February 16, 2009 By Tim Howell
A "Population: 1,205" sign from the year 2000 sits on the edge of Hutto, Texas -an Austin suburb that's now pushing a population of 17,000 and is expected to continue booming because of its strategic location that makes it both accessible and affordable. Since Hutto's conveniently located on State Highway 130, residents and businesses don't have to deal with Austin traffic, but are still less than 30 minutes from the Austin-Bergstrom International Airport and only 25 minutes from downtown Austin. Small-town life in Hutto is a distant memory.
As is the case with most communities that experience rapid growth, demand has increased and resources are exhausted, which requires the city to change its business processes to support its newfound identity.
My experiences as Hutto's IT analyst offer only a glimpse into one area of this citywide transformation, but from my rather unique perspective, it's interesting to see firsthand how a city can evolve and accept change with the right leadership, planning and support.
In 2000, the city had a 10-person staff, and I'm sure IT wasn't even in the city's projections. Hutto recently hired its second full-time IT position and now supports 80 users, 12 servers and six locations. We support the city's phone system, networking equipment, servers, workstations, software, technology planning, Web site and some training and multimedia. In fiscal 2008, we had a $300,000 IT budget, but fiscal 2009 projections are about 24 percent less.
Growth means organizational change, and change is something I'm accustomed to because I'm a member of Generation Y - those who were born between 1980 and 1994. We're commonly called Millennials. I'm 23 years old. But fear not, because if keeping up with the needs and expectations of Generation Y is something your organization is frantic about, then perhaps I am a beacon of hope and a sign of light at the end of the tunnel.
With that said, my first impression of Hutto was that it was so small that if you blinked, you would miss it. But little did I know that this small town was on the brink of a technology transformation, and of all people, I would be the one leading it.
My first glimpse of Hutto's network was in 2005 when I was hired as a consultant. When the first full-time position became available in October 2006, I was selected to fill it. At that time, the city operated on a few servers and about 60 workstations, the majority of electronic data was decentralized and much critical information was stored on local hard drives. It was a scary situation for Hutto because of its rapid growth.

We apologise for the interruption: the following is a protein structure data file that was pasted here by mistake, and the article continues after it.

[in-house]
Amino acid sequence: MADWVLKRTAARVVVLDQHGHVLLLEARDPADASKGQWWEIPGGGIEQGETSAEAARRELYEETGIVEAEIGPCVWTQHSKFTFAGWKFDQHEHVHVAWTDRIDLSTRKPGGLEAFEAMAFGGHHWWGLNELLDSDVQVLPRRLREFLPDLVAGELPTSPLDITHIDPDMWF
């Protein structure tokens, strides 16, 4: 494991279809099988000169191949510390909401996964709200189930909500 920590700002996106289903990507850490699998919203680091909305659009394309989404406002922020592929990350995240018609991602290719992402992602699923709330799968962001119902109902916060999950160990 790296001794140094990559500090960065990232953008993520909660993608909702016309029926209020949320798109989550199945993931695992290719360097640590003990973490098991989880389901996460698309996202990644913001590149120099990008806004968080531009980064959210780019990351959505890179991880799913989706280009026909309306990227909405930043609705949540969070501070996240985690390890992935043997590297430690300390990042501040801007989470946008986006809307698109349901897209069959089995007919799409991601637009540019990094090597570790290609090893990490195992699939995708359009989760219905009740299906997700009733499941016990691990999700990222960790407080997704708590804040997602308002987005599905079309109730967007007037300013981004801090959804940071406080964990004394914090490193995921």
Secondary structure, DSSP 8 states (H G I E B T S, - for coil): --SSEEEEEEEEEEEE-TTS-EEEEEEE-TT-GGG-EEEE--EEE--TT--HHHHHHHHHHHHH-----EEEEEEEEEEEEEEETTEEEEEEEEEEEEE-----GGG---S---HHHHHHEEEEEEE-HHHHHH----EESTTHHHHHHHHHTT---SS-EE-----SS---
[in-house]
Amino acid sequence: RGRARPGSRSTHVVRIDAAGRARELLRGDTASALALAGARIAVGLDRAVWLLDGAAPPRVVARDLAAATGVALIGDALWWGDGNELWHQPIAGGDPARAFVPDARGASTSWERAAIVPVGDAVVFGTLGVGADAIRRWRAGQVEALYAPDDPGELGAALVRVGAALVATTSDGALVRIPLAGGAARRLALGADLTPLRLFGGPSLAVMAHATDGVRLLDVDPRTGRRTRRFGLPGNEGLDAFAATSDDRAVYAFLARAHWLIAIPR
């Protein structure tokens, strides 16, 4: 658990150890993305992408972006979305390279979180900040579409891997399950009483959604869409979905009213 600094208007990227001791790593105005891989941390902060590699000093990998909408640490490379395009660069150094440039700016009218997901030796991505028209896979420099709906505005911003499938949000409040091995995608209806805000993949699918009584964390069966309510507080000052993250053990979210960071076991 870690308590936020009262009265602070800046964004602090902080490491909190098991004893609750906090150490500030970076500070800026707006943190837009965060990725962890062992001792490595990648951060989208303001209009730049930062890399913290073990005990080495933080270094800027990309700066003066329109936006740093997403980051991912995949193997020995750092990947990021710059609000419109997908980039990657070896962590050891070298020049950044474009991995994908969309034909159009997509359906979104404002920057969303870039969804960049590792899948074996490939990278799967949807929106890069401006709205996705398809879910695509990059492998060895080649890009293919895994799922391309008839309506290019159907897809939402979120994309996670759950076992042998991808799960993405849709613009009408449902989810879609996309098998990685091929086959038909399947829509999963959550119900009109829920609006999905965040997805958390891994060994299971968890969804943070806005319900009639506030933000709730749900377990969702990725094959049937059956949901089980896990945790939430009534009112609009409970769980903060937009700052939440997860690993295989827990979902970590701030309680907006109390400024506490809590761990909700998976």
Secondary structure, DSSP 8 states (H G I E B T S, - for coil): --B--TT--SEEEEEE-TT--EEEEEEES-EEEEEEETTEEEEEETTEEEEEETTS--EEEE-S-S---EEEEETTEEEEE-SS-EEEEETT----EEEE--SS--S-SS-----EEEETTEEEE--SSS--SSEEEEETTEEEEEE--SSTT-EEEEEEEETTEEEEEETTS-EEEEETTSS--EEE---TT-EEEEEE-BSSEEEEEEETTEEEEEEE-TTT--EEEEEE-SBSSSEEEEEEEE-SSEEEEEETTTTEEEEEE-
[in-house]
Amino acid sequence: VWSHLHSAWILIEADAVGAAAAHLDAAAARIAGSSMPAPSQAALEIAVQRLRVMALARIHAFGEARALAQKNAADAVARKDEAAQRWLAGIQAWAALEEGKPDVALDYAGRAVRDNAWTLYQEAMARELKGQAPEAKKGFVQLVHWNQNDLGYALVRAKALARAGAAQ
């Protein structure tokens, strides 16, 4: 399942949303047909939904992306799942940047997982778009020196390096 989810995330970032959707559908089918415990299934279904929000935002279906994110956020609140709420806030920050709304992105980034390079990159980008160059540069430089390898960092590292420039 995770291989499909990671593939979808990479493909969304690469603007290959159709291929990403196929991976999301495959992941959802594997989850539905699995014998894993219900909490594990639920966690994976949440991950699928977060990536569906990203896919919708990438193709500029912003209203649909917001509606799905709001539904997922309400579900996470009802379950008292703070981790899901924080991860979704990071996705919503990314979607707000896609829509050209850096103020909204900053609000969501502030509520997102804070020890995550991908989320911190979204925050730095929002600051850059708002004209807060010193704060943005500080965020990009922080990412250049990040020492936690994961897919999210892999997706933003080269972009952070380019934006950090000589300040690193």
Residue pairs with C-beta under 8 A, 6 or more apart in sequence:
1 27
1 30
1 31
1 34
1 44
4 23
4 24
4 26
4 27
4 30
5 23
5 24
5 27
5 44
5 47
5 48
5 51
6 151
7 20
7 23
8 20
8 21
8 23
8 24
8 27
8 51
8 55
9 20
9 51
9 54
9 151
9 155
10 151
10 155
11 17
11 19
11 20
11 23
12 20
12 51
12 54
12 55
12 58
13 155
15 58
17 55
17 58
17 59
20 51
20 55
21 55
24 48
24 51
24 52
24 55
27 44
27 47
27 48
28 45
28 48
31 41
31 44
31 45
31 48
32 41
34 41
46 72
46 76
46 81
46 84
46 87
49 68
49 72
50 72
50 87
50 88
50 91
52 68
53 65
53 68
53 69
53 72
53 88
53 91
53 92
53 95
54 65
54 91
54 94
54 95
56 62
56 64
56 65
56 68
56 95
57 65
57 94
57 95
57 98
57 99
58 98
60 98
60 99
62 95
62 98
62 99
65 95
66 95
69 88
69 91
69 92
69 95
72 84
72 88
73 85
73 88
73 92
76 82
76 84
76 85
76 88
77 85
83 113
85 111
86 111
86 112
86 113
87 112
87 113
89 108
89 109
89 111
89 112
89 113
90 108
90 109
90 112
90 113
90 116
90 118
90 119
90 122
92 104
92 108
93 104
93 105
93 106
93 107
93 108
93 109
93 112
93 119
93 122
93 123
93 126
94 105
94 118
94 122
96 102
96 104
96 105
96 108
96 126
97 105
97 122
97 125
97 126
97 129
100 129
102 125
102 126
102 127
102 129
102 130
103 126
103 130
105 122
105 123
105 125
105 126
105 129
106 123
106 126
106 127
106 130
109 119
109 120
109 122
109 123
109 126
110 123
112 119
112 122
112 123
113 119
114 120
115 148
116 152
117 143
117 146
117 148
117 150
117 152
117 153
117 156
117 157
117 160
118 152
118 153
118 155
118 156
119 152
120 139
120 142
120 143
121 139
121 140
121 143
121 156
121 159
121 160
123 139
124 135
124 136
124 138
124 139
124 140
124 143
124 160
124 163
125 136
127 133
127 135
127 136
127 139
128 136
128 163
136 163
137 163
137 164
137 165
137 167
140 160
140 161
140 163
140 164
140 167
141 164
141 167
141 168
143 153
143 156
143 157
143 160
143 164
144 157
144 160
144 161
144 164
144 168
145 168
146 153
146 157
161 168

As of 2005, Hutto had already moved forward with technology initiatives that would greatly improve efficiency. The city was implementing an automated meter-reading system for water customers, handheld electronic ticket writers for police officers, and a supervisory control and data acquisition system for city-owned water towers. All of those projects were great additions, but there was still much work to be done to provide staff with the resources and information necessary to keep pace with the growth.
We used several factors to help choose our solutions and the route we would take to get there, but the "big three" were accessibility, scalability and centralization. Another important factor in the equation was cost, or in our case, future cost avoidance. With the amount of growth the city was experiencing and the demands on IT, the operations had to change to effectively manage everything. This led to our first initiative, the Citywide Thin-Client Project.
When this project was implemented in 2006, thin clients were relatively nonexistent in municipal governments, especially at the level we'd hoped to use them. Thin clients are trimmed-down computers that run a limited operating system and lack moving parts. The benefits were nearly endless - low cost, longer life expectancy, fewer failures, significantly less power consumption and centralized administration, to name a few.
Another part of the thin-client project was the implementation of Microsoft Terminal Services, which moves all applications off the workstation to the servers in the data room and provides anywhere/anytime access to the city's computer system and applications, while reducing the technology staff's workload. This gave mobile workers - such as police officers - full capabilities in the field, eliminating the need to return to the office to fill out reports and check e-mail. The project added four new servers, but hardware support on workstations has all but gone away. System maintenance has been significantly reduced. Also, since thin clients use less power, they can be classified as green technology, which leaves the door open for future remote work force initiatives. The thin-client project was a drastic transformation from the way things had been done before. The project received a Technology Excellence Award from the Texas Association of Governmental Information Technology Managers in April 2007.